Moving Closer to What Women Want?

A Review of Breastfeeding and Women Living With HIV in the UK and High-Income Countries

N Freeman-Romilly; F Nyatsanza; A Namiba; H Lyall


HIV Medicine. 2020;21(1):1-8. 

In This Article

Risk of HIV Transmission Through Breastfeeding

Breastfeeding, in HICs, by women living with HIV remains a contentious issue. There is a dichotomy of advice regarding infant feeding and HIV in the UK. The World Health Organization advocates that all new mothers should breastfeed regardless of their status,[13] while The British HIV Association (BHIVA) continues to recommend formula feeding by mothers living with HIV to eliminate the risk of postnatal transmission.[11]

Research conducted in low-income countries (LICs) in the 1990s showed that, without maternal or infant antiretroviral therapy (ART) or other interventions (such as elective caesarean), vertical transmission of HIV can occur in 15–25% of pregnancies during gestation or delivery, with an additional 4–20% of infants acquiring HIV during breastfeeding.[14,15]

At an individual level, the risk of HIV transmission through breastfeeding varies depending on maternal and infant factors. The risk of postnatal vertical transmission increases with reduced adherence to ART and the associated rise in levels of maternal HIV RNA in breastmilk.[16,17] However, maternal plasma viral load does not perfectly correlate with that of breastmilk, and breastmilk viral load is variable over time and between each breast.[16,18] There is evidence that postnatal vertical transmission can occur even when the mother has an undetectable plasma viral load.[3] Other factors that affect the risk of postnatal vertical infection are the duration of breastfeeding, presence of mastitis, and gastrointestinal health of the mother and infant.[13,19,18]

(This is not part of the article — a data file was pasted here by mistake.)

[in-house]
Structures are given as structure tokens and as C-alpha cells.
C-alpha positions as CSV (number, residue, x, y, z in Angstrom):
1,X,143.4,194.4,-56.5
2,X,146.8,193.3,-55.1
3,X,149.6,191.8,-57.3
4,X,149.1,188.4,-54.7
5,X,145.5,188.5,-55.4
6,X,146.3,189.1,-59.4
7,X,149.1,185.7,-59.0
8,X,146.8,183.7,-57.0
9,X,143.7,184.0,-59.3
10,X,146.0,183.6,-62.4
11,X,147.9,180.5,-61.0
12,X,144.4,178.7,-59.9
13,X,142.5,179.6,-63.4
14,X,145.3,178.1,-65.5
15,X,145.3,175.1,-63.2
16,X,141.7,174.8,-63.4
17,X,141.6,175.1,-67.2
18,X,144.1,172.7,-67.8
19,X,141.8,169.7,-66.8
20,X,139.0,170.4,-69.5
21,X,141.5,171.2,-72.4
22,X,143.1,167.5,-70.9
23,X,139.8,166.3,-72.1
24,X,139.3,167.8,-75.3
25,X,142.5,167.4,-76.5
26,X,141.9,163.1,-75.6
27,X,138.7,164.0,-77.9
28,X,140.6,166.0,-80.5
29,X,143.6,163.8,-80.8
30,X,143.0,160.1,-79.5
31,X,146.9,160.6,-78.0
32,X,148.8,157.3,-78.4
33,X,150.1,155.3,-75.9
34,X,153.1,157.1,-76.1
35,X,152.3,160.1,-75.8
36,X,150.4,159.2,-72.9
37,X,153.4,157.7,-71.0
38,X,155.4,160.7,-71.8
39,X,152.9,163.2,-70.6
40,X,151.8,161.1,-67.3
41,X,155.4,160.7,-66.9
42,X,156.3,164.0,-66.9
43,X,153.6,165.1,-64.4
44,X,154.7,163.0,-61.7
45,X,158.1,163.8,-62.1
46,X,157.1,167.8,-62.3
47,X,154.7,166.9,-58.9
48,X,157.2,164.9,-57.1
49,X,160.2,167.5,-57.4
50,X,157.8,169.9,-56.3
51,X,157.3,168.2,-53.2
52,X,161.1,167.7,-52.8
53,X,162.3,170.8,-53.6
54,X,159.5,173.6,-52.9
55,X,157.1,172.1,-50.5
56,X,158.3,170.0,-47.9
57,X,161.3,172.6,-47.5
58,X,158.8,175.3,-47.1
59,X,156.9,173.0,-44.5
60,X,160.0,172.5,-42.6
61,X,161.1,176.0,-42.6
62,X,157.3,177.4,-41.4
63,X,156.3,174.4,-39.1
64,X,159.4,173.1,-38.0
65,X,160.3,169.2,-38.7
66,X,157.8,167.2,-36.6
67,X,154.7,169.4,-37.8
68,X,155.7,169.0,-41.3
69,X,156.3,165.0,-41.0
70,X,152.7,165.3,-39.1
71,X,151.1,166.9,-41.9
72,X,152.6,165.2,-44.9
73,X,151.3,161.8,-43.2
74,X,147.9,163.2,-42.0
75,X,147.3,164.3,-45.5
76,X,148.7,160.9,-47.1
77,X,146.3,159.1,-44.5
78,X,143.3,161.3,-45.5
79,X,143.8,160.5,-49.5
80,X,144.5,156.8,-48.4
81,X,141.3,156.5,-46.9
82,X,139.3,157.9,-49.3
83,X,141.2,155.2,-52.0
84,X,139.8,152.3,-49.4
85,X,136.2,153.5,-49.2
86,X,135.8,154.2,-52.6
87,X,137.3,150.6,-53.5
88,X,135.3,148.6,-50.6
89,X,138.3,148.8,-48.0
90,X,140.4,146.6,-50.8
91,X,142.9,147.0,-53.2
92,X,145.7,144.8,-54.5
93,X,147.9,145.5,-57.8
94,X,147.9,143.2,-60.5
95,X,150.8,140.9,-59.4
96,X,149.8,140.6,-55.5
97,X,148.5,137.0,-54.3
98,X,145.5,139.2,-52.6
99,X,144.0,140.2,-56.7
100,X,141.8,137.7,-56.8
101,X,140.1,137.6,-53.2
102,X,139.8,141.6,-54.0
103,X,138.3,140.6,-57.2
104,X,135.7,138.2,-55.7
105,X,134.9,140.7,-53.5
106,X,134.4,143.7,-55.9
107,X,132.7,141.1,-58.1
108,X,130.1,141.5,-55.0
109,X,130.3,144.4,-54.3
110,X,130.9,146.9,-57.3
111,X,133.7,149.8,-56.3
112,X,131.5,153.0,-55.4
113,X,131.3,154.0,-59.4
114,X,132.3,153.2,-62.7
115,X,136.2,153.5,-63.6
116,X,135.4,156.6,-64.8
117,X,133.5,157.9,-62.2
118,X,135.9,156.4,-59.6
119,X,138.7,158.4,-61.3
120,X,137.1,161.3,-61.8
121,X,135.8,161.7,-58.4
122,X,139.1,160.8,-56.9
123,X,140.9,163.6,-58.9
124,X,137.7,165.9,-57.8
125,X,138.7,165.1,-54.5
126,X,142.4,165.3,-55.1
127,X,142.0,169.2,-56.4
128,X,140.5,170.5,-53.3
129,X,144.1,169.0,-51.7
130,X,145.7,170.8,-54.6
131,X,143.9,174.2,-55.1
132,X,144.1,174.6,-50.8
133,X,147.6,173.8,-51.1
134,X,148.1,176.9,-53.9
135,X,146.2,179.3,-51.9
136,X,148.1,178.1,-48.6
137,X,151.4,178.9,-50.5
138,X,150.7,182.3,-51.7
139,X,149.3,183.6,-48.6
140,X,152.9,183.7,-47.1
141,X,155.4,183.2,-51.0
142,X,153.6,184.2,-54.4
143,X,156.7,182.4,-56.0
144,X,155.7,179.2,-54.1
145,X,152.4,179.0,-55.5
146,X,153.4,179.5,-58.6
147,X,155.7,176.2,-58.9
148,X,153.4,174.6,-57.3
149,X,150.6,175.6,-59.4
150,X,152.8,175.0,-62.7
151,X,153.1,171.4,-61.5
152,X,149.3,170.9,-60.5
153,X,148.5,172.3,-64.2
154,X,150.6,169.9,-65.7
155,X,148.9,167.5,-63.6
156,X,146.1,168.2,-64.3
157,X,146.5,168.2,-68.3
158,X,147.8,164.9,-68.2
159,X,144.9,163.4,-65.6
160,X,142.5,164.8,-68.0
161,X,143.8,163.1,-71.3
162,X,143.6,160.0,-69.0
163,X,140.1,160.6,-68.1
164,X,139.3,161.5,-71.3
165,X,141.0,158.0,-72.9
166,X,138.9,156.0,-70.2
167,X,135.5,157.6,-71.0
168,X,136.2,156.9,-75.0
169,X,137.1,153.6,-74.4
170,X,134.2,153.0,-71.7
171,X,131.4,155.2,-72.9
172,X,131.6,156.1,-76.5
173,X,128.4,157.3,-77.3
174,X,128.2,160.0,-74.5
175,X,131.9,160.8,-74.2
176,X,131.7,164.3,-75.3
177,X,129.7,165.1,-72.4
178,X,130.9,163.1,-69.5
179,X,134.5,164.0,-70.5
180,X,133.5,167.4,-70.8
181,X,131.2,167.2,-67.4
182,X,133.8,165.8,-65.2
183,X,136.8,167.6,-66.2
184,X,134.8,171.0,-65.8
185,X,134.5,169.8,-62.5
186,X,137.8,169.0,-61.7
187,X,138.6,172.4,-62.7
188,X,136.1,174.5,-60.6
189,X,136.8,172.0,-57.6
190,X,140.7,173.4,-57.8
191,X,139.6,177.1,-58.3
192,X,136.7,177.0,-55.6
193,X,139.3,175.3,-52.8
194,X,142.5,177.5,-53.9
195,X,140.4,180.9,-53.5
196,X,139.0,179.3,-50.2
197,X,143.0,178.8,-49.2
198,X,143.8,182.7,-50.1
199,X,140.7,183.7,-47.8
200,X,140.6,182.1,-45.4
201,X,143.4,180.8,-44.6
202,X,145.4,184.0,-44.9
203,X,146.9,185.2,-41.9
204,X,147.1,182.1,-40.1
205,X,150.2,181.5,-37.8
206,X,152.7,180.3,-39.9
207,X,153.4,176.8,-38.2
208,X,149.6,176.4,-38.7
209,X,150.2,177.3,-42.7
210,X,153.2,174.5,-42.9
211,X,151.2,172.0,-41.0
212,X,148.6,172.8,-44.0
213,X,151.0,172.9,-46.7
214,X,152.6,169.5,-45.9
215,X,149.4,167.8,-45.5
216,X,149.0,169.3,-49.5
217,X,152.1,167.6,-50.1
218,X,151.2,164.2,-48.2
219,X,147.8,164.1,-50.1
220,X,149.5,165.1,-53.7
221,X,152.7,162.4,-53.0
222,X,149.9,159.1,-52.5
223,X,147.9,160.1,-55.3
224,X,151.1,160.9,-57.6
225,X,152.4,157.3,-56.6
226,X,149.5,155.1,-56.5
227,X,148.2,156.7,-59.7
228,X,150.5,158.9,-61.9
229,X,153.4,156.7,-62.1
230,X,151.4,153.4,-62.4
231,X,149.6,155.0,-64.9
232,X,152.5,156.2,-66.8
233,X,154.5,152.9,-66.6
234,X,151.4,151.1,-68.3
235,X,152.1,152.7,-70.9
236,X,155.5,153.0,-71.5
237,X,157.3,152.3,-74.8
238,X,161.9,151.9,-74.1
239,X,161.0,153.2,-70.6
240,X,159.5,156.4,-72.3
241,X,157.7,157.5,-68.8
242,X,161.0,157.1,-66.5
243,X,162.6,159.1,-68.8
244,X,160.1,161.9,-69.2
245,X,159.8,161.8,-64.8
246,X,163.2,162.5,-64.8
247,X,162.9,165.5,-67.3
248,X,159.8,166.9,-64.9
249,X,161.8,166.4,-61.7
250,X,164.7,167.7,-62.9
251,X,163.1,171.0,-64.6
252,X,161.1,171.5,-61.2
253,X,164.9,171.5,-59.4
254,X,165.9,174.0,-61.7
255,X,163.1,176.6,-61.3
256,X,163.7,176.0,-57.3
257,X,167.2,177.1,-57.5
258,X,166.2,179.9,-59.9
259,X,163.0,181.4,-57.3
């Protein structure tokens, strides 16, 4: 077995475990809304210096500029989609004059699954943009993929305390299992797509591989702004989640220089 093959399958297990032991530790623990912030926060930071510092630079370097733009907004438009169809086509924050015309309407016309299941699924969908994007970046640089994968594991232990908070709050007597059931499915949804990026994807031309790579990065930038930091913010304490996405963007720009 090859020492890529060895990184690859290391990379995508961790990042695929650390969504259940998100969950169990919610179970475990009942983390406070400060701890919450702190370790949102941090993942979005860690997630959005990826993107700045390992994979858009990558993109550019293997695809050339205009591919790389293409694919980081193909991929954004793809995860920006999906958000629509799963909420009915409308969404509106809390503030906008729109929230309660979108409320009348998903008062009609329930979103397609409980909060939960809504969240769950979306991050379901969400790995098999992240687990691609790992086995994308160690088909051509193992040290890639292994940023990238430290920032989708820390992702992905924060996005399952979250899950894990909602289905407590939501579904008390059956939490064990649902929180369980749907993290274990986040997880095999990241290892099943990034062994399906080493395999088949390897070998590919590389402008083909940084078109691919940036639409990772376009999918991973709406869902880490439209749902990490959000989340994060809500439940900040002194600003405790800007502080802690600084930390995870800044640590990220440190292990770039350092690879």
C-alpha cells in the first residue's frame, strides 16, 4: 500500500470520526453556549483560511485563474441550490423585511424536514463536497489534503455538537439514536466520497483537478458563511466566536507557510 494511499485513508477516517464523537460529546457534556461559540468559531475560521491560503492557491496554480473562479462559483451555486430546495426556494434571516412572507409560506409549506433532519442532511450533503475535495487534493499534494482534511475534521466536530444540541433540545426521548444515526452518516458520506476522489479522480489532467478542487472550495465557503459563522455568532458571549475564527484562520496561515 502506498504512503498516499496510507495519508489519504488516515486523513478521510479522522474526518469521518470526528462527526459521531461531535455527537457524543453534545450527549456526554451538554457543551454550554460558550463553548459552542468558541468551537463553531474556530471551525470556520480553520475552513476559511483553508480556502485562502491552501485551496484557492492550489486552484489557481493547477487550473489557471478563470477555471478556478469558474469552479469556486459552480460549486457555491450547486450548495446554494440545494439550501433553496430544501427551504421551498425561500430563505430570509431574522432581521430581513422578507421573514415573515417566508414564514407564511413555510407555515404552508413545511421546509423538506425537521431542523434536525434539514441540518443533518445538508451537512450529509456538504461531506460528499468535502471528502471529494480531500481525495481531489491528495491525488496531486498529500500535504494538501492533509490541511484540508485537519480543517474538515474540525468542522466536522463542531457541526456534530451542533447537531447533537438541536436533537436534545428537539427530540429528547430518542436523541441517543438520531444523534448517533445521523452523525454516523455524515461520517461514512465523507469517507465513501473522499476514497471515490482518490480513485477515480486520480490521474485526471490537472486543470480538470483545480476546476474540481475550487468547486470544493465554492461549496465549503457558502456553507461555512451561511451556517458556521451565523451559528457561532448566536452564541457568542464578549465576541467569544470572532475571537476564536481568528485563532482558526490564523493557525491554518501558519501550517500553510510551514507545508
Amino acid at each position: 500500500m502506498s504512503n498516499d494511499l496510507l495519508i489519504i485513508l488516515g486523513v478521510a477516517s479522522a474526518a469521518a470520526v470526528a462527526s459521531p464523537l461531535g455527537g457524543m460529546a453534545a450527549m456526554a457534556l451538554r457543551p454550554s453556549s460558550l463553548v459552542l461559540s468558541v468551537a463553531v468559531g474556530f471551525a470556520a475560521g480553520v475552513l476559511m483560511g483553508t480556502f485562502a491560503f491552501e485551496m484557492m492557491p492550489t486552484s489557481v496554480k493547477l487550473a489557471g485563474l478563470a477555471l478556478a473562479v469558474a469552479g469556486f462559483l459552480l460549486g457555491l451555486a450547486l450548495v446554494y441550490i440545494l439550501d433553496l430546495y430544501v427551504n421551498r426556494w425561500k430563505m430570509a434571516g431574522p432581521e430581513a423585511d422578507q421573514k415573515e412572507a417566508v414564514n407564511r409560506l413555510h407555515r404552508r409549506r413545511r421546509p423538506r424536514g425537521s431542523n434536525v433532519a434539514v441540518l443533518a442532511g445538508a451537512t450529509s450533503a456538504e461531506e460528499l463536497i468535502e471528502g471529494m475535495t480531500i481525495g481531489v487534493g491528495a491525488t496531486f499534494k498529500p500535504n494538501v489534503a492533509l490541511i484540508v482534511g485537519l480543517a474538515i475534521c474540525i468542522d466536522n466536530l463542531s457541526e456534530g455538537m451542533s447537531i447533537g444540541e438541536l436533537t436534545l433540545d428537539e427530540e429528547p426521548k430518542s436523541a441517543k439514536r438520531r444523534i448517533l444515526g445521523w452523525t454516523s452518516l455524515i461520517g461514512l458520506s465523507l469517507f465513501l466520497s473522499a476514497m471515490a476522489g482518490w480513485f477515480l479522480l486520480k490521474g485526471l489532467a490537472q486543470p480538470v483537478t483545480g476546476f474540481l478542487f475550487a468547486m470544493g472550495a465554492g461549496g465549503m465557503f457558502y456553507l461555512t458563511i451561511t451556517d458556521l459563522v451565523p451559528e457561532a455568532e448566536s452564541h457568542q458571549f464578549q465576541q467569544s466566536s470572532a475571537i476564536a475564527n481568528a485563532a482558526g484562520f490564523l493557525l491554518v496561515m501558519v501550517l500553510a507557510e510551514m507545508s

The studies noted in Table 1 were all conducted in resource-limited settings. There are no clinical trials on vertical HIV transmission risk through breastfeeding in resource-rich countries. The most recent data on breastfeeding from the Promoting Maternal and Infant Survival Everywhere (PROMISE) trial, a randomized clinical trial (RCT) of ART given to the mother versus pre-exposure prophylaxis given to the infant, where exclusive breastfeeding was advised to 6 months of age with subsequent introduction of complementary foods with on-going breastfeeding, as per WHO guidance, did not demonstrate any difference between arms.[10] The overall transmission rate at 1 year was 0.7% [95% confidence interval (CI) 0.3–1.4].[10]